Louigi Verona's Workshop


What industries will blockchain disrupt the most?

Louigi Verona
June 2019

Actually, blockchain has already disrupted a bunch of industries. Let’s take a look.

I. Online courses

The amount of online courses that teach blockchain has surged in recent years. According to Google Trends, searches for “blockchain course” have risen a 100% since 2015, peaking in 2018.

II. Quora Blockchain segment

A whole galaxy of Quora users has emerged, focused on promoting blockchain and covering blockchain related topics.

III. Raising Capital

Blockchain has allowed startups and con artists to raise lots of money in a completely unregulated environment. Even legitimate companies would typically offer tokens which come with no guarantees or rights for their holders, which means they are essentially a way for the company to get funds with no strings attached. This is definitely a revolution in the raising capital industry.

IV. Online fraud

Blockchain has powered the online fraud industry, by introducing an increased incentive to hackers: a single mistake on part of an exchange or a cryptocurrency user allows the thief to funnel the funds to their own wallet, and the original owners of the money have no recourse whatsoever, due to transactions being irreversible and the whole thing being distributed and essentially owned by no one.

V. Sanctions evading industry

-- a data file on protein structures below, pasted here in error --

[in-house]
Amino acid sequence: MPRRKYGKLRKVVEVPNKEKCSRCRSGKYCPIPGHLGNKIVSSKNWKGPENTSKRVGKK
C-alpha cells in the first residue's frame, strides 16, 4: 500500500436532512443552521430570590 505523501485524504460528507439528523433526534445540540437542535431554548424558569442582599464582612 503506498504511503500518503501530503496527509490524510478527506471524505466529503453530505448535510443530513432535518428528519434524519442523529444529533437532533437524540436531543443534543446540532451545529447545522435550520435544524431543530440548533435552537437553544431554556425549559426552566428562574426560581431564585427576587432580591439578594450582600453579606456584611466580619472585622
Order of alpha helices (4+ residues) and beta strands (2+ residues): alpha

A bunch of authoritarian countries are suspected to use blockchain for various hacking activities, like North Korea, in order to avoid sanctions and disrupt the infrastructure of Western governments.

VI. The conference industry

Blockchain conferences have spawned all around the world, increasing the profits of booth construction workers, venues and a certain segment of blockchain authorities who are paid to participate. Several thought leaders like the author of "smart" contracts are making big bucks being keynote speakers at those conferences.

VII. Illegal trade

Blockchain has intensified international illegal trade. According to a recent study, one-quarter of bitcoin users and one-half of bitcoin transactions are associated with illegal activity. Around $72 billion of illegal activity per year involves bitcoin, which is close to the scale of the US and European markets for illegal drugs.

VIII. Crypto-anarchism movements

Political movements are not industries, but the hype around blockchain has definitely empowered the adherents of crypto-anarchism and gave them a (false) sense that their cause is moving forward.

IX. Startup supporting industries

Since the surge of blockchain startups, a whole segment of companies purporting to help startups to succeed has emerged, from snake oil salesmen to genuine companies which make their living by helping blockchain startups setup their online presence, generate whitepapers, provide blockchain infrastructure, etc.


The financial sector, experiencing FOMO, has spent over $550 million dollars on blockchain projects in 2018. Definitely, a disruption right there. Little reported results, but FOMO is like that.

XI. Climate change